Welcome to the lab of
Research in the Turner laboratory is focused on two areas:
Cancer Health Disparities
Despite significant declines in cancer morbidity, racial health disparities in death rates still exist for many cancers. For example, in our state of South Carolina (SC), mortality rates between African American (AA) and European American (EA) prostate cancer patients are the highest rate in the country. AA prostate cancer patients in SC are three times more likely to die of prostate cancer than their European counterparts (EA). It is becoming increasingly apparent that racial disparity in cancer exists due to molecular and genetic differences in tumor biology as well as socioeconomic and standard of care issues. Though many molecular factors may cause racial specific differences in tumor biology, a potential role is provided by the mechanistic link between dietary sugars and cancer. Advanced glycation end products (AGE’s) are reactive metabolites produced by the uncontrolled reaction between sugars and proteins in a process known as glycation. AGE’s accumulate within our bodies as we grow older with pathogenic effects. Because proteins, lipids and DNA are present throughout the body, the destructive capacity of AGE’s is enormous and their accumulation is a major factor contributing to the aging process. Accumulated AGE levels are implicated in most of the diseases associated with growing older such diseases include hyperglycemia, diabetes, neurodegenerative disorders, stroke and heart disease. Apart from normal metabolism, a major source of AGE accumulation in our bodies is through the ingestion of unhealthy and processed foods. This is racially significant as:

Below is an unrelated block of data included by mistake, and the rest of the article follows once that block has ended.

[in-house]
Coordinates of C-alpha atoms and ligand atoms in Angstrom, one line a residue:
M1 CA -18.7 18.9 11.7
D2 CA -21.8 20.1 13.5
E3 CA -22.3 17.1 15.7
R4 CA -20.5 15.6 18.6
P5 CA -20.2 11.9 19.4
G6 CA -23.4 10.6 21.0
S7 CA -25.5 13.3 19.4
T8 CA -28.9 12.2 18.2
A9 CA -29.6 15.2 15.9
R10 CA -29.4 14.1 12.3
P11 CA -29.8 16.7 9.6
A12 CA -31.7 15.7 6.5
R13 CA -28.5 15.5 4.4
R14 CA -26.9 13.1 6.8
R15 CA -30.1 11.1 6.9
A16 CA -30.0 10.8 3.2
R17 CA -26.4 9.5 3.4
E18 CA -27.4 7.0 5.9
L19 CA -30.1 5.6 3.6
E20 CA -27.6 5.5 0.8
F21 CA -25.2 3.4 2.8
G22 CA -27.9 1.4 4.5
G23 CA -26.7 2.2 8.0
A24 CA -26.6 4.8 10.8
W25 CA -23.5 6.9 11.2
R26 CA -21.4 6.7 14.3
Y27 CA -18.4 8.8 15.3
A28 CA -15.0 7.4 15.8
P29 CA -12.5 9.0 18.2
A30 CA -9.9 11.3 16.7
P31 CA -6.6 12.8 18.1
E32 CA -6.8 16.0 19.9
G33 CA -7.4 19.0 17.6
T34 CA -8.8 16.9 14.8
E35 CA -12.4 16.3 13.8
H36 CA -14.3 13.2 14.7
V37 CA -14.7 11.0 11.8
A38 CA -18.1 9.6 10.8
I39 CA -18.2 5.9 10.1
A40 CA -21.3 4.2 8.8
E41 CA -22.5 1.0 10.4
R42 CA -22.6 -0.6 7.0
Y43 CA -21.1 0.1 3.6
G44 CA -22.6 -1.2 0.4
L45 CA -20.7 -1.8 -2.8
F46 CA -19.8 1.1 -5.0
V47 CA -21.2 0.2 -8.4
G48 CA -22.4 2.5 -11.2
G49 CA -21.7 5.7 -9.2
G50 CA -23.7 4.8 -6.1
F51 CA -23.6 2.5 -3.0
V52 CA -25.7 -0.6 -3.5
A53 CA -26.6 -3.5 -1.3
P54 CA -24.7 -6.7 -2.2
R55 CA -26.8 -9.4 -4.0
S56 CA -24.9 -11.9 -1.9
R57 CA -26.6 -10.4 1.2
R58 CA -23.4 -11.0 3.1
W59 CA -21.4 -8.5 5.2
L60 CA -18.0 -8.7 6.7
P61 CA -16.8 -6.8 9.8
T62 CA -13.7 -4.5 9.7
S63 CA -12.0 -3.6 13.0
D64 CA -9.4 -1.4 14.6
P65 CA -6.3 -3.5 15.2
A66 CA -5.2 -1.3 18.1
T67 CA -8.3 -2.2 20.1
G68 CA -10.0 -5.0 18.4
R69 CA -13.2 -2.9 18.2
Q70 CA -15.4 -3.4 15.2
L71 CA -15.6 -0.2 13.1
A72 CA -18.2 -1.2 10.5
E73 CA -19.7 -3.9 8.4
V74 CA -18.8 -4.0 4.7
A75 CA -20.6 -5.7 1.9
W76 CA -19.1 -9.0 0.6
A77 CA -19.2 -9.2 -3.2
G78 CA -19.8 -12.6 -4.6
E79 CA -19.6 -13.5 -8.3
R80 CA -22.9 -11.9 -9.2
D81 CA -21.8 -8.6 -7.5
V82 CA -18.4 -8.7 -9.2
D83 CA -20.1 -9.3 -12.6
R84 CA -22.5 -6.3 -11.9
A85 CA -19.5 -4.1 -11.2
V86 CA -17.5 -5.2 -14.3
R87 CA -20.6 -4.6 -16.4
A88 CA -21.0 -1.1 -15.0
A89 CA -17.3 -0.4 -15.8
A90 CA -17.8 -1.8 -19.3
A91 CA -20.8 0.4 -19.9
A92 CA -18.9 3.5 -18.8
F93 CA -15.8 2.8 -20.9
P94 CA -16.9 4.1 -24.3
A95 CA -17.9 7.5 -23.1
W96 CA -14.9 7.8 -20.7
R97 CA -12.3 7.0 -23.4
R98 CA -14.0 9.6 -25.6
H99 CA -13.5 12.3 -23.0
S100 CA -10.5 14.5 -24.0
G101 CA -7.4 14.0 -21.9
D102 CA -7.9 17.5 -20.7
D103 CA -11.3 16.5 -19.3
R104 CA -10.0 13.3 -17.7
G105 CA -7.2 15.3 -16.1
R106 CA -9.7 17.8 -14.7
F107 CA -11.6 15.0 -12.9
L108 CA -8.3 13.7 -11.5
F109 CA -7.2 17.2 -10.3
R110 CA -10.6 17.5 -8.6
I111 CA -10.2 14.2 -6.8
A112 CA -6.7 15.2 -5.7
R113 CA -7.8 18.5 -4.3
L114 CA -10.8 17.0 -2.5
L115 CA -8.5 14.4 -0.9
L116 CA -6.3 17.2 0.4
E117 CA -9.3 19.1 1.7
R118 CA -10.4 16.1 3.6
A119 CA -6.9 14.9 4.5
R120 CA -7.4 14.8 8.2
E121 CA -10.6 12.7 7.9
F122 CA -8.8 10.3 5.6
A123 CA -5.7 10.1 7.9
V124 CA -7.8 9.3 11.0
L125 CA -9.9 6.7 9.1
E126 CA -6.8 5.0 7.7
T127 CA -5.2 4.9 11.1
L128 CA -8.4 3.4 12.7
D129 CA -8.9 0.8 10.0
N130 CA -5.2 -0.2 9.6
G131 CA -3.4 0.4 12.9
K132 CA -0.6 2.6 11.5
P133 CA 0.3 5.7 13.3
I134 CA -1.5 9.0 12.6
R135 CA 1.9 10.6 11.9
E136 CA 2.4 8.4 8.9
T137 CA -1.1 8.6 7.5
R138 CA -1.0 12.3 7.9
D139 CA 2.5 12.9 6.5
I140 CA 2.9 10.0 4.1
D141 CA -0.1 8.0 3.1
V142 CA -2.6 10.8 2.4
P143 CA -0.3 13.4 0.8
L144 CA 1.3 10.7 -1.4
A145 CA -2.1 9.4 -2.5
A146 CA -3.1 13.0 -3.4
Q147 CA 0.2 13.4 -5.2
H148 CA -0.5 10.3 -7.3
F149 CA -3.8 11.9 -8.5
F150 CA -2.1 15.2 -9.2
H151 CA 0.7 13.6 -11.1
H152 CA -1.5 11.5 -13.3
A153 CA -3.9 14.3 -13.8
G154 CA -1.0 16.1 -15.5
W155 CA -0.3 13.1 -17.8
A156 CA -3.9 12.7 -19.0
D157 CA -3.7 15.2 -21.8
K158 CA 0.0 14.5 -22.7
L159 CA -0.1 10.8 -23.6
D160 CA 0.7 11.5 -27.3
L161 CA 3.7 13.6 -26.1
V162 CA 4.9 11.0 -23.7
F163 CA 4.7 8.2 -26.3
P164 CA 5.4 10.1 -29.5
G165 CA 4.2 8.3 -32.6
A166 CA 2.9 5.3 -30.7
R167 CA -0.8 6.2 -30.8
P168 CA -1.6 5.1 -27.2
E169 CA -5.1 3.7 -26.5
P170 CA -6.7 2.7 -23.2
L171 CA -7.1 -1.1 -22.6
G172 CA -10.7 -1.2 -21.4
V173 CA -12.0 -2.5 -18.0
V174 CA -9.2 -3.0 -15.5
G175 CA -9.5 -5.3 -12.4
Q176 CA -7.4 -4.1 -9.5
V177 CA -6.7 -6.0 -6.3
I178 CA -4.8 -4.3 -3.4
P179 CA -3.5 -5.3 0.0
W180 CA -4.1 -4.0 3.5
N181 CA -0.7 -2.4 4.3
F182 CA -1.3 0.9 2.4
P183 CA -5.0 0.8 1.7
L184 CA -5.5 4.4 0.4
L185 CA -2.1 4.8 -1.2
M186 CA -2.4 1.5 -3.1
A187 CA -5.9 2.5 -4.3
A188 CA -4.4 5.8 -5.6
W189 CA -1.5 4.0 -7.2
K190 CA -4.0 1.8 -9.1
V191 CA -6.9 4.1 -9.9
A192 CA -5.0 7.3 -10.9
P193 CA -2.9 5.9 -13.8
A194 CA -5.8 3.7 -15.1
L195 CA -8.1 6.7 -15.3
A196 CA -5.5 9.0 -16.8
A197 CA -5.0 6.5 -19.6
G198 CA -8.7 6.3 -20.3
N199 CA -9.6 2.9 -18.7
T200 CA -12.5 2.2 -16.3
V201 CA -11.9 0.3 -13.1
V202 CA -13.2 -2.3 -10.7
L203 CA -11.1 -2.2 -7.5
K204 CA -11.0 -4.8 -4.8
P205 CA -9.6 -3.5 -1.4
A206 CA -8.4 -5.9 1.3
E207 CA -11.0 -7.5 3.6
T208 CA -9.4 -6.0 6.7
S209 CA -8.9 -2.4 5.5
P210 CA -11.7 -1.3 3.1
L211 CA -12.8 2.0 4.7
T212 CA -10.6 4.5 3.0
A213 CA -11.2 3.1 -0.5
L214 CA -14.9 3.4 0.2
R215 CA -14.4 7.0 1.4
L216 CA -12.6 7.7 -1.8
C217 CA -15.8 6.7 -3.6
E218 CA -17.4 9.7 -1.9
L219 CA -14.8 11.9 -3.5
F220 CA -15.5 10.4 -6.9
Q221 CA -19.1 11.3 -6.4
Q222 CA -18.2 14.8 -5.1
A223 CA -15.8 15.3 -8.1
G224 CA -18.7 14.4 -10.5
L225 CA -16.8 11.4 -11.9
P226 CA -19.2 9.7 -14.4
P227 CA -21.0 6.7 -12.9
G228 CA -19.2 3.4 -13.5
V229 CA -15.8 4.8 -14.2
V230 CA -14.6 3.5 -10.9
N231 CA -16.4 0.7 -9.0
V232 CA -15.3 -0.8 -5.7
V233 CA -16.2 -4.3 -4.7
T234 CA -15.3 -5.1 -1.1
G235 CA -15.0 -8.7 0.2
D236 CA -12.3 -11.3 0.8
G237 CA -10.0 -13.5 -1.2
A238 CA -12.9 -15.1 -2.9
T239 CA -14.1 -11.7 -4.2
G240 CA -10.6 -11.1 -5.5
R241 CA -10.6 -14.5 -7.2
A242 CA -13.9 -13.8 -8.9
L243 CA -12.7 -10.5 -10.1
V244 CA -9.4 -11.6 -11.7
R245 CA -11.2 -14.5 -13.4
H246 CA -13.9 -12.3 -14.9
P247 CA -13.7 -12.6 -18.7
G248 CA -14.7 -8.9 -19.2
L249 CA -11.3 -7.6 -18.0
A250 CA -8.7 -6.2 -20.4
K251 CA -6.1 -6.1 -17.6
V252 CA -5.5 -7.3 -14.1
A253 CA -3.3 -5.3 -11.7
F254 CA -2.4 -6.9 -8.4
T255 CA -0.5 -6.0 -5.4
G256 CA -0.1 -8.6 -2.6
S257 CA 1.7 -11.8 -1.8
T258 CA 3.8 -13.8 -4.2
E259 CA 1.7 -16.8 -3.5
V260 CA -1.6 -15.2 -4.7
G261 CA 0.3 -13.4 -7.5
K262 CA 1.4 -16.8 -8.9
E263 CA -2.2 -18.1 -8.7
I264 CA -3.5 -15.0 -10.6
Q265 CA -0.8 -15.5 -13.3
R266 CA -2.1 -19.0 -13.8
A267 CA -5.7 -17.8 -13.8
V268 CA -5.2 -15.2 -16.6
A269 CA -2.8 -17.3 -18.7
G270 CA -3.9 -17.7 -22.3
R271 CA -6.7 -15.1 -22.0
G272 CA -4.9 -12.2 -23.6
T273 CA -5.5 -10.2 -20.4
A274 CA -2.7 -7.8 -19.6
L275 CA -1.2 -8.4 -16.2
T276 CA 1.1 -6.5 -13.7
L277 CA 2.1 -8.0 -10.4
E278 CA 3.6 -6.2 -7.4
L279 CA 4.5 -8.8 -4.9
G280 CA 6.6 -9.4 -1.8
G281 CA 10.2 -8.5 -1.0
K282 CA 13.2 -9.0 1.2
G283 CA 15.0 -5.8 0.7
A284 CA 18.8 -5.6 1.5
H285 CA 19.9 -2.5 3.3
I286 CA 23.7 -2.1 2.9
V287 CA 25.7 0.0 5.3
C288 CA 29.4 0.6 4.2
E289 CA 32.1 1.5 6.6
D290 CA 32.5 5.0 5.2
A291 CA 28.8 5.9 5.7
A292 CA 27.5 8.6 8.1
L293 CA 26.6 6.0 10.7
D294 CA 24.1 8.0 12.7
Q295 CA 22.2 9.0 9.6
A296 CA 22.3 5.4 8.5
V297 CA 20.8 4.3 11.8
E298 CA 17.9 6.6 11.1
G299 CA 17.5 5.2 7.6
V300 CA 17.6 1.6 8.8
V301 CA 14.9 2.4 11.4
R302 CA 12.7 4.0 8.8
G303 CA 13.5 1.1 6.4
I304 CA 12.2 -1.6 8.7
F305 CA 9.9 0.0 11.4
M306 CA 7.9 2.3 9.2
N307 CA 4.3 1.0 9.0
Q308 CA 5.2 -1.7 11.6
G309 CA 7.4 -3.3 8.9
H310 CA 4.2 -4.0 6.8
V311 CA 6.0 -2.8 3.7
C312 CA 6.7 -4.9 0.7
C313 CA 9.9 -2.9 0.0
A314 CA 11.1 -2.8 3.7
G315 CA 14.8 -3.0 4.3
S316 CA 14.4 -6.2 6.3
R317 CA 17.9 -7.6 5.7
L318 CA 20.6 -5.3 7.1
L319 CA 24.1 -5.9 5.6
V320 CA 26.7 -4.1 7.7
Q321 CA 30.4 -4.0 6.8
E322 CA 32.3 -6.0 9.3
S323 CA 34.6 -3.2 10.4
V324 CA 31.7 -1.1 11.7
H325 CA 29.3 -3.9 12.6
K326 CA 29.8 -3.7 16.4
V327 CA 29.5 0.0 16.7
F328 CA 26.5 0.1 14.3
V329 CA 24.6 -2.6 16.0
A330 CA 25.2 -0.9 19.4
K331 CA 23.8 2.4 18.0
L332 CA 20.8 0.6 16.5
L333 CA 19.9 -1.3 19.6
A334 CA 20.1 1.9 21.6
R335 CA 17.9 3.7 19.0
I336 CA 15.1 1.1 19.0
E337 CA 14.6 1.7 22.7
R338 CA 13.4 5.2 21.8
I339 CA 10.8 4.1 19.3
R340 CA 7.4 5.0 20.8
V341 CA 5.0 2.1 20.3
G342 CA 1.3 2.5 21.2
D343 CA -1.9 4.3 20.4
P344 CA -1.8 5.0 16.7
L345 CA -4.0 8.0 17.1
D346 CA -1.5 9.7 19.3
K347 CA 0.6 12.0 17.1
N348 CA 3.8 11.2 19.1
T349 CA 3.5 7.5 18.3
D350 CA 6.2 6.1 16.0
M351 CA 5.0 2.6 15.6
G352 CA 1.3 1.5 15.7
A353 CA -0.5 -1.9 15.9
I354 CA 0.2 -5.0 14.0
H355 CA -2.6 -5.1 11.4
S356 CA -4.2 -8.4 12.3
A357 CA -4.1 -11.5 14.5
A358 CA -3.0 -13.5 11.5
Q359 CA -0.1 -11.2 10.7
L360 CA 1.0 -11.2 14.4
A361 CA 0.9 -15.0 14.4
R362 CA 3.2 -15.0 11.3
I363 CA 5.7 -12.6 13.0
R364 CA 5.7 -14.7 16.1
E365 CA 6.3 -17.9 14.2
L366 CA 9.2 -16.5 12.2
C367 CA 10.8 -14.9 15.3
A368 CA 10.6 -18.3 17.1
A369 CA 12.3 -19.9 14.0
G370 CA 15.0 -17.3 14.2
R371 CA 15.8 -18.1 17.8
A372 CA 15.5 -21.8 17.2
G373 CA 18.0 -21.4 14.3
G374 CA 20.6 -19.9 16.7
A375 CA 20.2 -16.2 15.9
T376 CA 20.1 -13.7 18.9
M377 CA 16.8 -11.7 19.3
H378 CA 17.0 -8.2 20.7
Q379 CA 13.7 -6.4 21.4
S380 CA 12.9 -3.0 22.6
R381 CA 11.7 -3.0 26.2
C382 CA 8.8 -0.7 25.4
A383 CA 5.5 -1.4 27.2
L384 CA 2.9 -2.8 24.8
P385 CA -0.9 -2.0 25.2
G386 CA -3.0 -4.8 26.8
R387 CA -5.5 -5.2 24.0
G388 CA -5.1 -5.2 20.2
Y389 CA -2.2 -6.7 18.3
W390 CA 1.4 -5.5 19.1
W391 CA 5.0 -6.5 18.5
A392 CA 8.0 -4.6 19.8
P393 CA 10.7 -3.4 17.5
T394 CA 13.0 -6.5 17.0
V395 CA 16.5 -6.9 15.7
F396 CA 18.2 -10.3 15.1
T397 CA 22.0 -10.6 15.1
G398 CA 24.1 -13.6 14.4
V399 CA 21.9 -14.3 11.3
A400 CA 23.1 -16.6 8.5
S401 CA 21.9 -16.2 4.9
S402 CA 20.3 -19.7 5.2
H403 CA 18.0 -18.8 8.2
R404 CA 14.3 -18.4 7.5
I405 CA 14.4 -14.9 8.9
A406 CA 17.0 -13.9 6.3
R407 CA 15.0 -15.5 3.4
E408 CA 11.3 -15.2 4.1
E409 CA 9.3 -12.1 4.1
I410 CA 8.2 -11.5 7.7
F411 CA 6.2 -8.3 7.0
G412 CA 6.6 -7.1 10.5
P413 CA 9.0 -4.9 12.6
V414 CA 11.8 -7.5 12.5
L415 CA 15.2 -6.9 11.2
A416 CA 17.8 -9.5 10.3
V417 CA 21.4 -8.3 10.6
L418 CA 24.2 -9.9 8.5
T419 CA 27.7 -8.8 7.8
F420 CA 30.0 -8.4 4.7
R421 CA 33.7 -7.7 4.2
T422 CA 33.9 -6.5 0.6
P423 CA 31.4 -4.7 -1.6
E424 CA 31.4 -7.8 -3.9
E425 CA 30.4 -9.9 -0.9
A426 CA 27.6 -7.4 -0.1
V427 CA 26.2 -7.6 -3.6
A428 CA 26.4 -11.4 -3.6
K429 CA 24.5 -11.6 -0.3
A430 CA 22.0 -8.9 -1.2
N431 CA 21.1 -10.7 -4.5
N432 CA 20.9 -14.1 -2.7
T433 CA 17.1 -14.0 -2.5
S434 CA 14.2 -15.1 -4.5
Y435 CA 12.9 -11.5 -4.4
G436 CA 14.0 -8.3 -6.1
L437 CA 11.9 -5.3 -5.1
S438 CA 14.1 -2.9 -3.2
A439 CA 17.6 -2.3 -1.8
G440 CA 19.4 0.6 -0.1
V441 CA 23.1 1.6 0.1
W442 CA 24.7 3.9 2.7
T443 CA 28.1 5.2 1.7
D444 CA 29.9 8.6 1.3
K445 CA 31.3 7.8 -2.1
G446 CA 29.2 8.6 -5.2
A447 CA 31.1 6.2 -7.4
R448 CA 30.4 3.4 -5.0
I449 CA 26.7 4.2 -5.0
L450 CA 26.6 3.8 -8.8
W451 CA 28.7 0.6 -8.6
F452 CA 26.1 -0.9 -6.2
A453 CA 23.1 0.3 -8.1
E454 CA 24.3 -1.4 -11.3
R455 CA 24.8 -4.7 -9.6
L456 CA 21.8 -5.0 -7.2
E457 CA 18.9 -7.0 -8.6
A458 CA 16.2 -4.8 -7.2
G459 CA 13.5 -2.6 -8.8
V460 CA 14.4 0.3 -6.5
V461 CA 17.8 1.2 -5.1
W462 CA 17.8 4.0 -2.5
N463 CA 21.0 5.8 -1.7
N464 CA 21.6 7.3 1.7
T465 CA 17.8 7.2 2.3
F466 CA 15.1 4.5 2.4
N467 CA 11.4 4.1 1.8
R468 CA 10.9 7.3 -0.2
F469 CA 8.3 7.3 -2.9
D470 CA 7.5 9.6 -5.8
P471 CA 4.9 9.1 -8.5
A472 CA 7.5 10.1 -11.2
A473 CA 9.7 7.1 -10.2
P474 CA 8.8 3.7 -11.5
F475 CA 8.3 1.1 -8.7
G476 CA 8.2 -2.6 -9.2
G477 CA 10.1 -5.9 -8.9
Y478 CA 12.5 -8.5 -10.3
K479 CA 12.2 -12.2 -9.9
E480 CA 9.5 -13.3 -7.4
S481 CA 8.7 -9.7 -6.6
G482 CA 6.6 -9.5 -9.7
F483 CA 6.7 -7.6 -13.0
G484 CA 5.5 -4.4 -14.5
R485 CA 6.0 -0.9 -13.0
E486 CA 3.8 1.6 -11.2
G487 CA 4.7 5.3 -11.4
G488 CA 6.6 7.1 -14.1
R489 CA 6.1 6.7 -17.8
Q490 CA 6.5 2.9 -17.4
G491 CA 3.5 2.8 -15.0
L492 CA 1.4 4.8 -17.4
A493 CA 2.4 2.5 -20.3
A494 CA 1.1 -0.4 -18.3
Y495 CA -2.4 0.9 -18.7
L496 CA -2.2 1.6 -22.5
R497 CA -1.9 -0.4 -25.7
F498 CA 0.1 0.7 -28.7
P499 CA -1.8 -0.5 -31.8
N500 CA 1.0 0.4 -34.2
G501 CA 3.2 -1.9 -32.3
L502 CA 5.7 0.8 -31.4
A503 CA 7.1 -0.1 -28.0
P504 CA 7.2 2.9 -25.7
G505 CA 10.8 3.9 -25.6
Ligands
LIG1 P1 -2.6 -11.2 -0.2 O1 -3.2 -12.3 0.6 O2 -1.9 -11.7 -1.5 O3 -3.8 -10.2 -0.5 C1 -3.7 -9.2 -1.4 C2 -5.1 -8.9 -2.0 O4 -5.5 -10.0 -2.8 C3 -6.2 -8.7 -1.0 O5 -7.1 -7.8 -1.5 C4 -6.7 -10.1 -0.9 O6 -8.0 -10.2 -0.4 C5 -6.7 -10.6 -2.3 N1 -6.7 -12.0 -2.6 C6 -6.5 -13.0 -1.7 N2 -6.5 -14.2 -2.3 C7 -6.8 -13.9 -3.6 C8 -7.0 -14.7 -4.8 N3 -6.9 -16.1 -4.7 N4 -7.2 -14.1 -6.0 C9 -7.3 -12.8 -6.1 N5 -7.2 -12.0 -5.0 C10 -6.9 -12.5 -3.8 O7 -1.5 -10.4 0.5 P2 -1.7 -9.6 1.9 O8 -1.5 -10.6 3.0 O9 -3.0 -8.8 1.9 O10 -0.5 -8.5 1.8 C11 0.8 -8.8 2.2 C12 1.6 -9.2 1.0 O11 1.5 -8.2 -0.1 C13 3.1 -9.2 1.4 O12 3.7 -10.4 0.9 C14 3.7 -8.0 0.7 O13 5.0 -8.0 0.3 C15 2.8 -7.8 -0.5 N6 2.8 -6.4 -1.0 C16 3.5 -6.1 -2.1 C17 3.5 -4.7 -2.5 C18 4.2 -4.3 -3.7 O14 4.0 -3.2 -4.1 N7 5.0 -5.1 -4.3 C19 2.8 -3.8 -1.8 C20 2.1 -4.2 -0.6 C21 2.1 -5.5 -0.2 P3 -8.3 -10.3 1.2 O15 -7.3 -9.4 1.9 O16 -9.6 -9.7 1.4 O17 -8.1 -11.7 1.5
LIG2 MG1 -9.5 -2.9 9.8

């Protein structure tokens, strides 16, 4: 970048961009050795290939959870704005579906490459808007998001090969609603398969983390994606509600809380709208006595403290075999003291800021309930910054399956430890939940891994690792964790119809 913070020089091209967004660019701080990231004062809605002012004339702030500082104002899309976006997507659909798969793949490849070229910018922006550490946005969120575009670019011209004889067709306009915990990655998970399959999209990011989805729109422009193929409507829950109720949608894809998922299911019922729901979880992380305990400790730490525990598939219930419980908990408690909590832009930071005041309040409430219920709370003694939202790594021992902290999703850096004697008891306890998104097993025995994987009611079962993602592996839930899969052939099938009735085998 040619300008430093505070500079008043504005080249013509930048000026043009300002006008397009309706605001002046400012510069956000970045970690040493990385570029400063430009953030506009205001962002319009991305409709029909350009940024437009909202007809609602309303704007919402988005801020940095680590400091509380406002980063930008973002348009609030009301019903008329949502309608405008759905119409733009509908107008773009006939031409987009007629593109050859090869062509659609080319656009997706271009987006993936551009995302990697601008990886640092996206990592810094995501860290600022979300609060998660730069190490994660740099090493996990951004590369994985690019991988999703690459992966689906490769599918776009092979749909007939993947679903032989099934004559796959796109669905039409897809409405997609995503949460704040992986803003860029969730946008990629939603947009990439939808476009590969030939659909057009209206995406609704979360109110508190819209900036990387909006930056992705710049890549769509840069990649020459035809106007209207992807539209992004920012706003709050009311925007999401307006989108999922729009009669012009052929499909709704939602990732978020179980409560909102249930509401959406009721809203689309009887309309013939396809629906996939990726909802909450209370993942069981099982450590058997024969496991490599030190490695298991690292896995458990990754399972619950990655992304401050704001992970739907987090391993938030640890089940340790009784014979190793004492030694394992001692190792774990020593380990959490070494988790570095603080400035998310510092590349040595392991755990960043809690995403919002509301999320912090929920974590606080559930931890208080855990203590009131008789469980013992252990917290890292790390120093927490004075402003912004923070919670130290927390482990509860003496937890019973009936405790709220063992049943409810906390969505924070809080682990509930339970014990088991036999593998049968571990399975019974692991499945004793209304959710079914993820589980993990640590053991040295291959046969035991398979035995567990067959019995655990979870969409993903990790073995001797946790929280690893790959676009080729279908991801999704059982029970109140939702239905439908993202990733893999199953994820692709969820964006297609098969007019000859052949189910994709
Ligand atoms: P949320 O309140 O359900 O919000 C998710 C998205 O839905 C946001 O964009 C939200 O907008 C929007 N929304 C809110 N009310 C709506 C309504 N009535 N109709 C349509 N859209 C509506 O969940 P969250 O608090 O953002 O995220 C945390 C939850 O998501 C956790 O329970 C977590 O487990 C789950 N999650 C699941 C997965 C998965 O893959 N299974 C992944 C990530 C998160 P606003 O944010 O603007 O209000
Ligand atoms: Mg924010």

Due to these socioeconomic and environmental factors our research group investigates if increases in advanced glycation end products in African American cancer patients make them susceptible to the development of aggressive disease and contribute to health disparity.
Prostate Cancer Biomarkers
Prostate cancer is the most commonly diagnosed and the second leading cause of cancer death among men in the western world. Advanced disease accounts for the majority of prostate cancer related deaths and is a result of lymphatic, local or contiguous spread. Patients with early stage prostate cancer may have slow growing tumors which are unlikely to cause any problems in the patient’s lifetime or they may have tumors that progress to advanced disease and require immediate definitive therapy. Current markers for stratifying prostate cancer patients are unreliable so we therefore need to identify additional biomarkers that can aid in the stratification of early stage prostate cancer patients. This would allow the immediate treatment of patients with potentially aggressive tumors and save patients with indolent tumors from undergoing needless therapy with significant side effects. Androgen deprivation therapy (ADT) (medical castration, bilateral orchiectomy, or both) targets androgen receptor (AR) transcriptional activity by reducing available ligand (the hormone androgen) and is the standard of care for men with advanced prostate cancer. However, many patients undergoing ADT become resistant to its effects and progress to castrate (androgen/hormone) resistant prostate cancer (CRPC). Despite the recent additions of several new agents, treatment strategies for patients with CRPC are inadequate, with progression-free survival rates as low as 2 months. CRPC is dependent upon the reactivation of AR function after ADT. One mechanism thought to promote restoration of AR function in CRPC is increased co-factor recruitment to target gene promoters which can negate the requirement of ligand.
Mounting evidence associates members of the ETS (v-ets erythroblastosis virus E26 oncogene) family of transcription factors with AR transcriptional co-regulation and prostate cancer progression.
Our research examines if Elevated ETS1 expression is a potential biomarker for advanced prostate cancer and its increased activity is a critical co-regulatory factor restoring AR function in CRPC.
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